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TRUMBULL COUNTY Several municipalities hedge on joining purchasing co-op



Published: Sun, September 15, 2002 @ 12:00 a.m.



One commissioner says the cost of janitorial and paper products will be less if more communities participate.

By PEGGY SINKOVICH

and STEPHEN SIFF

VINDICATOR TRUMBULL STAFF

WARREN -- At least two townships and one city have opted not to take part in Trumbull County's new cooperative purchasing program until an investigation into some of the county's vendors is complete.

Pat Ungaro, Liberty administrator, and Mark Finamore, Vienna trustee, said their townships have opted not to participate because of recent news articles on the county's purchasing system and Prosecutor Dennis Watkins' decision to ask the state Bureau of Criminal Investigation to look into the matter.

"I think we should just sit it out and wait to see what happens before we take part in the program," Ungaro said.

"There are some questions and concerns I have that I want answered before we take part in this," Finamore said. He declined to state his questions -- saying he has already asked one county commissioner. He said he has not received answers.

Diane Carpenter, Fowler Township clerk, said township officials sent paperwork to the county saying they would take part in the program -- but noted they do not plan to buy any items.

"I don't think we will buy anything until this investigation is complete," Carpenter said.

Commissioner Michael O'Brien said he's not upset by the reactions.

"Just like any municipality, they [townships] have been doing purchasing their way and been satisfied," said Michael O'Brien, a Trumbull County commissioner. "If it isn't broken, why fix it?"

How this works

The county's program works by letting cities and townships pay the same price for office and janitorial supplies that the county is paying.

In the past year, Trumbull County has bid for the first time for copy paper, office supplies and the 11 janitorial supplies it uses most.

At several meetings in April and May, township and municipal officials were invited to use the vendors who had offered the lowest price to the county. They were told they could contact the vendors directly and get the same deal, officials say.

Last year, the 12-month contract for office supplies went to Boise of Cleveland. A six-month contract for the most-used janitorial items, such as toilet paper, paper towels and garbage bags, was awarded to W.J. Service Co. of Warren.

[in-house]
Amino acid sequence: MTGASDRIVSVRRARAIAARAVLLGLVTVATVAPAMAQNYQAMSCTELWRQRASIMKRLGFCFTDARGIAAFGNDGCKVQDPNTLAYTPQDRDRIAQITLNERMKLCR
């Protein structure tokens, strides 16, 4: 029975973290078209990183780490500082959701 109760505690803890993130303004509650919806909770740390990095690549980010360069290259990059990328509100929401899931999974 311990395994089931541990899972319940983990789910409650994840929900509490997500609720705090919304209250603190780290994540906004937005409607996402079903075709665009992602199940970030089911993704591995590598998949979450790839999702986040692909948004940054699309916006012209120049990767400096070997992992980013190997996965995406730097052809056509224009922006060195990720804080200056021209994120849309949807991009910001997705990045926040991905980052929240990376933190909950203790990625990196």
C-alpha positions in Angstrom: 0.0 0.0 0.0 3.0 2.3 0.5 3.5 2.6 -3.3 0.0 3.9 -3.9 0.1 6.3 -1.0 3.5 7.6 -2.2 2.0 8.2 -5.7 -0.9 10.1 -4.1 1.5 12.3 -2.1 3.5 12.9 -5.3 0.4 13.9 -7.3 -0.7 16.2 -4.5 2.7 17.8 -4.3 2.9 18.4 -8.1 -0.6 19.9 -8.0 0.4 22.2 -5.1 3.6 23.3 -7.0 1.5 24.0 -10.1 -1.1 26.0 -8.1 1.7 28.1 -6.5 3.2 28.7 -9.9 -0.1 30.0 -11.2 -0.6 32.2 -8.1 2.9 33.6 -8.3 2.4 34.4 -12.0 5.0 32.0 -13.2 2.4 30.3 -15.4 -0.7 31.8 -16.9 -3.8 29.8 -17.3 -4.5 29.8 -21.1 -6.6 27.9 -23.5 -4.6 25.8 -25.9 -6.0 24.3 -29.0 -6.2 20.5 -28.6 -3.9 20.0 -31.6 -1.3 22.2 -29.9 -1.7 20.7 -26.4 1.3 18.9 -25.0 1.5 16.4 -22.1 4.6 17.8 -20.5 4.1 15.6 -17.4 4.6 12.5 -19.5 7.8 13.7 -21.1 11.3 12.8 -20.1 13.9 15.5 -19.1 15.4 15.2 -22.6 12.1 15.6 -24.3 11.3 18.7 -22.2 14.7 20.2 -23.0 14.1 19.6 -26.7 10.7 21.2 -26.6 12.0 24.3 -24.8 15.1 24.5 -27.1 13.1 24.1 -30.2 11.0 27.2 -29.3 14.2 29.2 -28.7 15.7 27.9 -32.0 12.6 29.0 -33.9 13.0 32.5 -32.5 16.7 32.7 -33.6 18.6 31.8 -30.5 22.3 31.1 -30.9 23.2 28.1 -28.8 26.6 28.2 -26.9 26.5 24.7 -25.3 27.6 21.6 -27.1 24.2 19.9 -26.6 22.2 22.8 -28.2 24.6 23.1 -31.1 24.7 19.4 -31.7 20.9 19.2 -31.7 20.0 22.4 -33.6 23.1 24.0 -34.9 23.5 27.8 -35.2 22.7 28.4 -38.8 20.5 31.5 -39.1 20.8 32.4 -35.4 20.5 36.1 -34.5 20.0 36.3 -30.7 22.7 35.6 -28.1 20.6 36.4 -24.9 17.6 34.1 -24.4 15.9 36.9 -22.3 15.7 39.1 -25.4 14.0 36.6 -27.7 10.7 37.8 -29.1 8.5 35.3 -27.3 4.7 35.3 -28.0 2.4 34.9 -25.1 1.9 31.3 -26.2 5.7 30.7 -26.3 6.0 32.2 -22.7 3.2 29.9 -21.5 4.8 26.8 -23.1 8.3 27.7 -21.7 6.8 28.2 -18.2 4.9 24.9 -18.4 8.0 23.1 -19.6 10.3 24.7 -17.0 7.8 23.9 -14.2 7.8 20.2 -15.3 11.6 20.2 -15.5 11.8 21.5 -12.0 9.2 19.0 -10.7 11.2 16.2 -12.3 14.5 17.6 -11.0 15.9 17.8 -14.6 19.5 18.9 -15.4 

As the county prepares to bid contracts a second time, it hopes to be able to tell vendors up front which townships and villages will participate. That way, the vendors can expect to do a greater volume of business and will perhaps offer even better prices.

Lower prices on the competitively bid contract resulted in a savings of 30 percent on paper and office supplies and 40 percent on janitorial supplies, according to letters mailed to city and township officials.

"If you get in all together, it will be cheaper for all of them," said James Tsagaris, a Trumbull County commissioner. "The more participation, the cheaper the product."

City and township officials were given until Aug. 30 to decide if they want to participate in the contract for office supplies and had until Friday to decide on janitorial products.

Fourteen townships signed up for office supplies, and 16 communities and government entities have signed up for janitorial supplies so far, officials say.

However, those lists include both Vienna and Liberty, which have decided to withdraw.

Hubbard Council decided to table legislation that would allow the city to participate until an investigation into several companies that do business is complete.

What's behind this

Watkins has asked county commissioners to stop doing business with Lid Chem and Tri County Supplies, a related company, that have been paid $677,000 by the county maintenance department for county supplies over the past nine years.

Watkins also asked agents with the state BCI to probe the matter.

Both companies use the same residential address in Girard on some financial forms.

Tony Delmont, the county's maintenance department director, said he is sure the company has a warehouse but he doesn't know where.

Neither Lid Chem nor Tri County Supplies owns real estate under the company names in Trumbull or Mahoning counties.

Delmont ordered cleaning supplies such as furniture polish and laundry soap from the companies for use by the maintenance department and the jail maintenance staff.

Neither company has a formal contract despite doing far more than $15,000 worth of business with the county a year. The $15,000 figure is the threshold for competitive bidding, according to the prosecutor's office.

In the wake of Vindicator stories about the county's buying habits, commissioners recently ordered Anthony Carson Jr., the county's director of purchasing, to seek competitive bids on janitorial supplies.

Carson said his responsibility is to put together the bid package and not to deal with individual vendors.




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